The Multi-Asset Process

November 2019 Market Review

We often talk about the importance of blocking out the noise when it comes to investing, and with the UK election cycle in full swing and the US gearing up for 2020, we are at maximum decibel level.

Encapsulating just how much sentiment can move markets, we saw BT shares fall 4% mid-month on the news that Labour would deliver free broadband to every UK home free of charge by 2030. To be clear, this was on the back of an announcement a month before the election by a party still comfortably behind in the polls. And even if Labour does find a way to put Jeremy Corbyn into Downing Street, there is no guarantee they will still be in power by 2030.

I have been seeing clients around the country over the month and, understandably, many are keen to know our view on the election. We have seen both parties launch their manifestos and the common theme is an end to austerity and higher government spending. Brexit obviously remains the key battleground: Boris Johnson is proclaiming there will be no extension to the transition period beyond the end of 2020 but it is far from clear what kind of trade deal can be negotiated with the EU in only 12 months. Corbyn, meanwhile, has suggested he could sort the situation within six months. That would require asking the EU for a fourth extension, despite the bloc saying it will not renegotiate again, and giving the country a choice between leaving with a sensible deal or remaining in the EU.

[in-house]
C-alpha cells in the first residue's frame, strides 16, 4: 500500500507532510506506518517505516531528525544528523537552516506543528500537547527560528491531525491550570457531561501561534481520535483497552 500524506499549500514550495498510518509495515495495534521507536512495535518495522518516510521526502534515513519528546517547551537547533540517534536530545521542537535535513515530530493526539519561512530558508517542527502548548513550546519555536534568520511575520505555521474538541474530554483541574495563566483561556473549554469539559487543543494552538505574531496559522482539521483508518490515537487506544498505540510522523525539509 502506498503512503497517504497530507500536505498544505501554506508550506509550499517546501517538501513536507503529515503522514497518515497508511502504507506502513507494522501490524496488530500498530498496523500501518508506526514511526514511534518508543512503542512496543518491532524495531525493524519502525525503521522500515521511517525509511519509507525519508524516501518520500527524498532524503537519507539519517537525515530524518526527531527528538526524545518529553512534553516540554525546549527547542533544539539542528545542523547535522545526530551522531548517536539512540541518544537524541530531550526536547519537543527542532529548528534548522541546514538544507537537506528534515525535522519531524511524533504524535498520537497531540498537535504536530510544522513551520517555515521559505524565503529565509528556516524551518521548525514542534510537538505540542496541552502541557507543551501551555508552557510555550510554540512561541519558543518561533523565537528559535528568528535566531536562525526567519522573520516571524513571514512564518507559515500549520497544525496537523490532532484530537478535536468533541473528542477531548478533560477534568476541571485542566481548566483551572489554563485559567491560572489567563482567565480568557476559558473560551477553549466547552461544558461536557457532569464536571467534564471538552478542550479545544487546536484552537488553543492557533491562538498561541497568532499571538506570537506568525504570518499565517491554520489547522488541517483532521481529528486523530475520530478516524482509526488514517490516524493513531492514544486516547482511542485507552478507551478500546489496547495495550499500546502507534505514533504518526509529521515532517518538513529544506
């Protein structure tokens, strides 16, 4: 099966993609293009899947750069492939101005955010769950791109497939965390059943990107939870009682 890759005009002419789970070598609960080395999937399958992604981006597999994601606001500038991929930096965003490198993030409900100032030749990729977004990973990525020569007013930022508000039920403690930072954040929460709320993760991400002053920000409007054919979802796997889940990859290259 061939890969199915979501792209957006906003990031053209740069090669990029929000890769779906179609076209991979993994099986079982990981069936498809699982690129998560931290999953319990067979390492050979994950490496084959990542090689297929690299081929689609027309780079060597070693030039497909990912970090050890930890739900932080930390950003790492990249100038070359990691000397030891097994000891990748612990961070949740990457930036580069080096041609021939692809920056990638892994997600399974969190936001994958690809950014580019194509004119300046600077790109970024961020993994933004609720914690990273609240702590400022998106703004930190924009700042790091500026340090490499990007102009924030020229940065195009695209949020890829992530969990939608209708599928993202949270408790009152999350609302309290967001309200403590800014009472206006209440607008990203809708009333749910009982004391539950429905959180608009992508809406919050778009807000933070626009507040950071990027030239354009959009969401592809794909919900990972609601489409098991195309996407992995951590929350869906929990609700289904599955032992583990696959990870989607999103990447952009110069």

Unfortunately, our crystal ball in terms of potential election result is no clearer than anyone else’s: markets clearly see Corbyn as unfriendly to business and a risk to the economy, with concerns focused on Labour’s planned tax hikes, extensive nationalisation plans, and requirements for worker/consumer representation on company boards and UK-listed companies to hand over 10% of their equity to workers.

As we saw in the immediate aftermath of the Brexit vote, markets and sterling would likely be very volatile in the early days after any Labour victory. Beyond that however, it is impossible to know how things would play out and we see little value in speculating at this stage.

A Conservative majority would show Johnson’s “Get Brexit Done” mantra chimes with the country and given such a mandate, we would expect to see the Prime Minister act swiftly. This would remove near-term uncertainty and should give a much-needed boost to both corporate and consumer confidence. Any relief rally may prove short lived however as the PM and his cabinet start to negotiate a trade agreement, with the possibility of a hard Brexit still among the options.

A hung parliament, meanwhile, would show a nation still divided on the Brexit question and further uncertainty around what kind of coalition ultimately emerges and the compromises that would involve. In the near term, again, we would expect to see a reversal of recent strength in the pound and, similar to post-Referendum, favouring of companies where earnings are more export rather than domestic-led in revenues.

What we can say in the face of all this, and have stressed since a Brexit vote that seems so long ago now, is that we remain long-term patient investors and history clearly shows that attempting to time moves in and out of markets, either to capture opportunity or avoid risk, is rarely a positive strategy. It is also worth reiterating we are very much global investors: the election and Brexit continue to dominate newsflow but the UK only makes up 6.6% of the global stock market and 3.4% of the global economy so there are far larger forces at play when it comes to our portfolios.